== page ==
Originally posted March 05, 2014 by Allison Bell on https://www.lifehealthpro.com

Only the commercial health plans sold through the new public exchanges — and some very similar plans — will be able to participate in a new underwriting profit protection program.

The Centers for Medicare & Medicaid Services today ruled that only “qualified health plans” — and plans that are “substantially the same as a QHP” — can either make payments to or get cash from the federal “risk corridors” program.

The drafters of the Patient Protection and Affordable Care Act created the risk corridors program to protect QHP issuers against the possibility that all of the underwriting rules and benefits mandates PPACA is imposing could flood some insurers with claims.

Carriers with high operating profits are supposed to reimburse carriers with profit margins of less than 3 percent. If all health insurers do poorly, PPACA calls for the federal government to chip in.

CMS talks about the risk corridors program and many other PPACA provisions in the same 335-page anthology of PPACA final regulations that lets consumers keep non-PPACA-compliant individual policies for two extra years, if insurers and state regulators permit that, and that keeps the current March 31 PPACA individual QHP enrollment deadline.

Commenters on a draft of the regulations asked CMS to let all health plans that comply with PPACA rules, including non-exchange health plans, participate in the risk corridors program.

Limiting the program to QHPs and very similar plans will preserve the intent of the program, which is to stabilize QHP premiums, officials say.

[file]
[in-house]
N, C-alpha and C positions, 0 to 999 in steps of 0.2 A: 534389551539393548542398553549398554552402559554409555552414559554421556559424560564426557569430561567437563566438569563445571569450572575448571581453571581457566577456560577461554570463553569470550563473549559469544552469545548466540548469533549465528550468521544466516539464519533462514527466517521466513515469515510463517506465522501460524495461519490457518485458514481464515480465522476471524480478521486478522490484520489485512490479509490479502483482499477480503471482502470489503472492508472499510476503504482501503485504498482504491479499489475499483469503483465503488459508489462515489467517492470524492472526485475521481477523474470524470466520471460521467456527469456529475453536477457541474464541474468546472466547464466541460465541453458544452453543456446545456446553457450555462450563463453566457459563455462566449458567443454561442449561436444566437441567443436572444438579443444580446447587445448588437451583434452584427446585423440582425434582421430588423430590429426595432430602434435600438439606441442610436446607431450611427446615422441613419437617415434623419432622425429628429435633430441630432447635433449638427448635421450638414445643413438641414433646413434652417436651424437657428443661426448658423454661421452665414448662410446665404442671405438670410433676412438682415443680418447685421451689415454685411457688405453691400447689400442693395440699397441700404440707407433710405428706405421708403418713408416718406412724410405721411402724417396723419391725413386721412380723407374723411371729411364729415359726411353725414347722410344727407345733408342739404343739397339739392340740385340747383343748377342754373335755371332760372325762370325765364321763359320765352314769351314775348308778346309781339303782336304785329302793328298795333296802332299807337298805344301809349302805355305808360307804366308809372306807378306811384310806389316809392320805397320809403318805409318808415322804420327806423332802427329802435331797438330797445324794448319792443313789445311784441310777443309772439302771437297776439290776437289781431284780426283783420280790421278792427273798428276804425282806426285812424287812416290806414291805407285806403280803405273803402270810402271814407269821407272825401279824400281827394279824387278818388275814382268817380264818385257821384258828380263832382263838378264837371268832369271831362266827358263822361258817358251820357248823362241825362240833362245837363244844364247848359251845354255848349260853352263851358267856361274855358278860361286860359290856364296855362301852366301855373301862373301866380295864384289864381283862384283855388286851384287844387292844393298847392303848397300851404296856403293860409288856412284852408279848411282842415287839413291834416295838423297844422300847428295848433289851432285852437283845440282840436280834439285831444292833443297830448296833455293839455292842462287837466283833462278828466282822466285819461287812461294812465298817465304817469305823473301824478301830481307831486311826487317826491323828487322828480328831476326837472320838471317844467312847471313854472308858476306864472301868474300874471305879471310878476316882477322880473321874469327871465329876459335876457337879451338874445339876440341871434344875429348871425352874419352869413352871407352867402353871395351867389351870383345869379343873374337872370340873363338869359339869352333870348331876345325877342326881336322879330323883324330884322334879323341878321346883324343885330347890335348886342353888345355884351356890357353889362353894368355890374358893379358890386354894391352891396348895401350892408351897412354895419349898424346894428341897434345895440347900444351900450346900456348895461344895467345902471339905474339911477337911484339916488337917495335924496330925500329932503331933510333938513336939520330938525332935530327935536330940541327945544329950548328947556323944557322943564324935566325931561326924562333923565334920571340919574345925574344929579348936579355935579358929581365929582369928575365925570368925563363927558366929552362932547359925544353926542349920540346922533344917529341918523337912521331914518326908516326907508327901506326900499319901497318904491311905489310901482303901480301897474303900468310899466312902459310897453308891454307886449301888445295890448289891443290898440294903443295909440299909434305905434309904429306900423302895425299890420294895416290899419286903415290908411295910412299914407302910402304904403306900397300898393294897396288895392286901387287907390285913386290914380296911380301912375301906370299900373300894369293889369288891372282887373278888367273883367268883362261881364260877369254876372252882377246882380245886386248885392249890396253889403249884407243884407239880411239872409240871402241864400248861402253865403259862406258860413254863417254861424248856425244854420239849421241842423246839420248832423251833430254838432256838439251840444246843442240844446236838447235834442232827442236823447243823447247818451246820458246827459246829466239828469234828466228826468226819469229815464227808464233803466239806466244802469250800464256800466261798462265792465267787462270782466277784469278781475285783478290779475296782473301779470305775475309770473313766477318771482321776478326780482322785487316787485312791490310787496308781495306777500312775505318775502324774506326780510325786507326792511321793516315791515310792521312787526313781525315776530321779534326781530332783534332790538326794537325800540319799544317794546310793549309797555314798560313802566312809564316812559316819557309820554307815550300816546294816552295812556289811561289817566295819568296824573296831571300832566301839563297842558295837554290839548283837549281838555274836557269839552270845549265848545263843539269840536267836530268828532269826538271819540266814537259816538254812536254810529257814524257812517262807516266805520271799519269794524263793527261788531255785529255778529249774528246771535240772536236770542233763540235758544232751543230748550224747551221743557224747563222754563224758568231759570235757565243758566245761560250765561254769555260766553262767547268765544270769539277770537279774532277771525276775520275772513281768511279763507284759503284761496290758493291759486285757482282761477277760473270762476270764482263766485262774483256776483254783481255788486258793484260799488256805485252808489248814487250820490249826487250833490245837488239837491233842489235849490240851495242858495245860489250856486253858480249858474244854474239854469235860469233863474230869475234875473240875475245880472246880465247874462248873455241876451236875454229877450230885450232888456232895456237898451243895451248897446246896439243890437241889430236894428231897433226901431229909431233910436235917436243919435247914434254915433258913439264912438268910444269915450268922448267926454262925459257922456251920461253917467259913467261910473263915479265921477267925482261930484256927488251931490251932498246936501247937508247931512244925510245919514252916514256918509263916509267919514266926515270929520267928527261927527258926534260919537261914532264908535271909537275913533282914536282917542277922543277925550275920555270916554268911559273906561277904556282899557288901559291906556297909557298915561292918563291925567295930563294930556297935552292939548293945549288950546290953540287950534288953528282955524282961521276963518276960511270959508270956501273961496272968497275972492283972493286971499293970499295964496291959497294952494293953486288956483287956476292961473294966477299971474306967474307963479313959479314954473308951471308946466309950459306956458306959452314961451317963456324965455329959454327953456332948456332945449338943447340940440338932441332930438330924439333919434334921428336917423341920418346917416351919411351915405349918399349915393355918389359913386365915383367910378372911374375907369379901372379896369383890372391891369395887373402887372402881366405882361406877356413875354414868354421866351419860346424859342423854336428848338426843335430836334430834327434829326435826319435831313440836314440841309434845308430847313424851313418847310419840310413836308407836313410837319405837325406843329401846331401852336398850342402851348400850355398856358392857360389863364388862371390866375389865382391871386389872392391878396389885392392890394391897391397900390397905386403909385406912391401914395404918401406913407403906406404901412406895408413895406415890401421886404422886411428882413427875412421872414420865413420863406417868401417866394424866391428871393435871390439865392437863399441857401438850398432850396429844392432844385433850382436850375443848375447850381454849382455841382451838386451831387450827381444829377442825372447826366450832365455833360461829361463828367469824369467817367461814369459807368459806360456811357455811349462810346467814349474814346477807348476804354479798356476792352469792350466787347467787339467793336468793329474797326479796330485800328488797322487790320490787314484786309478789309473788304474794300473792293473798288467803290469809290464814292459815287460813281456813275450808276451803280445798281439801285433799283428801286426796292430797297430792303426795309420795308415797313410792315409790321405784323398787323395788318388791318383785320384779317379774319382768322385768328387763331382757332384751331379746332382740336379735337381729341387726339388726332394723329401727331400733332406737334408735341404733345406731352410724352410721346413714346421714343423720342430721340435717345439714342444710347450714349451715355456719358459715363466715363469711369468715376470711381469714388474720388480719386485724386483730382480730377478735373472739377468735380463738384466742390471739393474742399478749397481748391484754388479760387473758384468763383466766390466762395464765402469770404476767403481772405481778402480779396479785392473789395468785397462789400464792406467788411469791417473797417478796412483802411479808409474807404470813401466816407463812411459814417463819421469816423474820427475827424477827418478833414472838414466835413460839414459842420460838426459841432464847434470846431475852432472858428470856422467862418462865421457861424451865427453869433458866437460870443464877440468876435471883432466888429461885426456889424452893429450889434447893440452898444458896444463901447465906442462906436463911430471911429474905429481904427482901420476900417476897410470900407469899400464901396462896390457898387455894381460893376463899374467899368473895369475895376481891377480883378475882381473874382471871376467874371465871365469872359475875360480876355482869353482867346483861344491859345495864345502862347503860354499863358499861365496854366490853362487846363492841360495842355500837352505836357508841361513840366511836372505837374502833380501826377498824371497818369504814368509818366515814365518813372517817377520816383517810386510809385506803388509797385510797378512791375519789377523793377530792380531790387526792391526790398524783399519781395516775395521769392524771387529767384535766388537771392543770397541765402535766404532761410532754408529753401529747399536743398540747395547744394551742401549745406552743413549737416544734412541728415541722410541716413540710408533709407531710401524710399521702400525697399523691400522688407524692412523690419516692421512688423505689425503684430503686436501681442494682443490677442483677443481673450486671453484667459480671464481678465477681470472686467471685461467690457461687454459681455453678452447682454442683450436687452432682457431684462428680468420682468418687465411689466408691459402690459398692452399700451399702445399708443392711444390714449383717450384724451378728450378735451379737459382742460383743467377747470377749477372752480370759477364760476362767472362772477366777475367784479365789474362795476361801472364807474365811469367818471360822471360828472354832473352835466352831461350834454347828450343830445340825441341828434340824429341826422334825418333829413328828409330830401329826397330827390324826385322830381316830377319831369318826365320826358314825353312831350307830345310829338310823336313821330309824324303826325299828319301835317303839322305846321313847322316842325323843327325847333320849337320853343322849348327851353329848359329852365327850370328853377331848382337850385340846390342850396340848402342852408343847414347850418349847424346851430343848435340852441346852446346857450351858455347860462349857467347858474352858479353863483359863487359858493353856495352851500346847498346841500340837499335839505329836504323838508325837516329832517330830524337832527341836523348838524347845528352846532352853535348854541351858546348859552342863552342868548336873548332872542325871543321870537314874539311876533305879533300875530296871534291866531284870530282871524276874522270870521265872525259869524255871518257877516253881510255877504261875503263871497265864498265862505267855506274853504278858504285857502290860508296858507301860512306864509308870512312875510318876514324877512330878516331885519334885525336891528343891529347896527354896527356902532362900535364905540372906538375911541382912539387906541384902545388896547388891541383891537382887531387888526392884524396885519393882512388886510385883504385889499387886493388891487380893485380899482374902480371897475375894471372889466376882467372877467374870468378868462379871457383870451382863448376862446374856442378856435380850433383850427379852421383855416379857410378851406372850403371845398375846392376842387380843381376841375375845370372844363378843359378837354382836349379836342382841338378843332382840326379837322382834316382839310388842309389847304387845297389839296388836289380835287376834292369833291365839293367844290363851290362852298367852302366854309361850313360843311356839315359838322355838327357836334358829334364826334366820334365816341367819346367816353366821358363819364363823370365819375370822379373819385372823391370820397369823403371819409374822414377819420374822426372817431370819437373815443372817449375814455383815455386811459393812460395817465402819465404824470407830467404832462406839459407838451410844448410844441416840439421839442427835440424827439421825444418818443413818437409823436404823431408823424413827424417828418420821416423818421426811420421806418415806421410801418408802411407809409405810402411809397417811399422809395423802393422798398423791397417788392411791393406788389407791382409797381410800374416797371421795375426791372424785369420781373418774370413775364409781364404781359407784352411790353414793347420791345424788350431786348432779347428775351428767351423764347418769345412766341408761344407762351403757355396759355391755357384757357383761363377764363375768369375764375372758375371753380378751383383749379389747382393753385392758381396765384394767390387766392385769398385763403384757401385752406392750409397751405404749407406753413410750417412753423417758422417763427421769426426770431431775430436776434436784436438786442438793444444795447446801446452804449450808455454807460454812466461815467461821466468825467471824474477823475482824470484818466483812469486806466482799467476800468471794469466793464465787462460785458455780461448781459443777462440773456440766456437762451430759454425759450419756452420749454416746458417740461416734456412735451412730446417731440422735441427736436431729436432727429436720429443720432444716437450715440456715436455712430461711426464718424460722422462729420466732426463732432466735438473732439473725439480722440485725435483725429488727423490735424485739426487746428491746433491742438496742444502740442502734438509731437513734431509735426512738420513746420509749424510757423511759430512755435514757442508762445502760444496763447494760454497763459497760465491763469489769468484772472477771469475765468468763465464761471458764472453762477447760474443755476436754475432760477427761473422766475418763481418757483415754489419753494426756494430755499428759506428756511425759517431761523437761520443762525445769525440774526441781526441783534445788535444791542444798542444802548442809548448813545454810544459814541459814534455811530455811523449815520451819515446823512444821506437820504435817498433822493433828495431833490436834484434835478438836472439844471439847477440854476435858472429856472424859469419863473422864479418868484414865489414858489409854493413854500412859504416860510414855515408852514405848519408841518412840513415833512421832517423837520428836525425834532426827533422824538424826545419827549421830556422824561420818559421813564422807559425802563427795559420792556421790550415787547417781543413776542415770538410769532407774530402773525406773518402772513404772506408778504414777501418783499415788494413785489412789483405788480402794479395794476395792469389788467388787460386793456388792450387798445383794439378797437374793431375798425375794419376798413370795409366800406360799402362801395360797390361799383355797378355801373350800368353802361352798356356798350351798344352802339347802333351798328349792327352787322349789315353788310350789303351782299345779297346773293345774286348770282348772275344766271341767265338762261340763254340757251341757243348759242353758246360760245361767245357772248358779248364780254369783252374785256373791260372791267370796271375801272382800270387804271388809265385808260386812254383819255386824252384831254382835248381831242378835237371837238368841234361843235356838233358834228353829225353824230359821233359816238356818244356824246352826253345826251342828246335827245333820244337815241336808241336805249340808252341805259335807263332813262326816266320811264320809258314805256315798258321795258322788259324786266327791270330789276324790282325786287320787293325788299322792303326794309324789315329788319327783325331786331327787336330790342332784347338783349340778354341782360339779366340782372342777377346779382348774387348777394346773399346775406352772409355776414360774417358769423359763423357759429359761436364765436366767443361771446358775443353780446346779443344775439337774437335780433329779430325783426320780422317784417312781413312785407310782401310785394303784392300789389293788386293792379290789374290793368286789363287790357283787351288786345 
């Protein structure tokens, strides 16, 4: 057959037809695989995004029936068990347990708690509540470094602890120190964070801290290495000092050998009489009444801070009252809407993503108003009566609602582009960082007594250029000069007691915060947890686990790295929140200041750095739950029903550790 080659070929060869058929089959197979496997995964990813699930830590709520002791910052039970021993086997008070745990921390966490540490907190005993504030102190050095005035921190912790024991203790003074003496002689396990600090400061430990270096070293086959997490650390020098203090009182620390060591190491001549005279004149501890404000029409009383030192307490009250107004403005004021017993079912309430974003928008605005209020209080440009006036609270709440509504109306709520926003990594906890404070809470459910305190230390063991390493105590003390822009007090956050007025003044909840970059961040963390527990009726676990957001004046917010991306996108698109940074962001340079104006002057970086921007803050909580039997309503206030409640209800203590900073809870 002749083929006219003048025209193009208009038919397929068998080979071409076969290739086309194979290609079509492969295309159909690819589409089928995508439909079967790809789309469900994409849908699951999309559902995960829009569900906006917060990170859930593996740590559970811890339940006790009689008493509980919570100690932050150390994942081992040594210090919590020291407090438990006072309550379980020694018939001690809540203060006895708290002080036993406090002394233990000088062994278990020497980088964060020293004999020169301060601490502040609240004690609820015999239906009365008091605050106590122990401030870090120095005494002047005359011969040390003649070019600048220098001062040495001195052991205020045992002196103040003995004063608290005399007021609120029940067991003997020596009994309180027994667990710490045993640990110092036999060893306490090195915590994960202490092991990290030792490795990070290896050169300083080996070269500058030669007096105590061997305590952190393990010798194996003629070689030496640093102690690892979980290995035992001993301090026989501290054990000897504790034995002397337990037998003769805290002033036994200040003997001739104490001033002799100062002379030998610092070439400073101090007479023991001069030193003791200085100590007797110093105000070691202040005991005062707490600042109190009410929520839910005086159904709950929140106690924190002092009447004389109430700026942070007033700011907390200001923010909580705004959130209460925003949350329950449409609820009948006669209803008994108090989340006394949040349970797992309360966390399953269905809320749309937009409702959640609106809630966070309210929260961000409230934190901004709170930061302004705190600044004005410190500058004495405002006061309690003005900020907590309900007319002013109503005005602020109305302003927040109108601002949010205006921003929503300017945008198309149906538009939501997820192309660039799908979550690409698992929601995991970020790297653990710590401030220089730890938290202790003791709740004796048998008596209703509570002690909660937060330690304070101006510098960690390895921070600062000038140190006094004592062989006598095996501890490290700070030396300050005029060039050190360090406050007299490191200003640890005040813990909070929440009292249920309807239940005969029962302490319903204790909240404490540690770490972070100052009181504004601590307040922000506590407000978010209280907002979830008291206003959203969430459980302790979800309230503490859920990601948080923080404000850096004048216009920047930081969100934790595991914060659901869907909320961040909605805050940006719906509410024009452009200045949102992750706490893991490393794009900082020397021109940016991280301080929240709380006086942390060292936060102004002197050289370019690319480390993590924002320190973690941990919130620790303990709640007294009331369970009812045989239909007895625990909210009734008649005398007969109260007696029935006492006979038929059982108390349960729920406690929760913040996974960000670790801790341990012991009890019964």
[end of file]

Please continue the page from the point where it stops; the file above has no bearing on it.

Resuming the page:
Other sections of the new CMS regulations deal with everything from whether agents and brokers can use their own websites to enroll employers in small-group exchanges’ QHPs to whether short-term medical plans have to pay for another PPACA risk-management program, a temporary reinsurance program.

CMS officials say they are comfortable with the idea of a state-based exchange letting brokers enroll businesses in exchange plans, but it’s probably not going to make that feature available through the public exchanges it runs for HHS in 2015.

Short-term medical plan issuers might have to pay reinsurance program assessments, if the plans offer a minimum level of coverage value.

Elsewhere in the batch, CMS says.

  • Connecticut is the only state taking advantage of a PPACA provision that lets states run their own reinsurance programs.
  • The 2014 attachment point, or deductible, for PPACA reinsurance for health plans will be cut to $45,000, from $60,000, and the 2015 PPACA reinsurance premium will be $44 per enrollee per year.
  • The HHS exchange user fee for 2015 will be 3.5 percent of premium.

CMS is preparing to publish the new PPACA regulations in the Federal Register March 11.

The IRS, meanwhile, is preparing to publish PPACA employer coverage mandate reporting final regulations for large employers and minimum essential coverage (MEC) regulations March 10.

In the IRS MEC regulations, for example, the IRS gives details about what address a reporting entity should use when it’s sending workers’ MEC statement.

In the final MEC regulations, the IRS says it will offer short-term relief for companies that get taxpayer identification numbers, dates of birth or other information wrong on returns filed in 2016 for the 2015 tax year.

But the relief is only available for employers or other reporting entities that make a good faith effort to comply with the regulations, officials say.

“No relief is provided in the case of reporting entities that do not make  a good faith effort to comply with these regulations or that fail to timely file an  information return or furnish a statement,” officials warn in the preamble to the MEC regulations.

The IRS also is stating that sending a notice to a recipient’s last known permanent address, or, if no permanent address is available, a temporary address, discharges the requirement to furnish a statement, even if the statement is returned.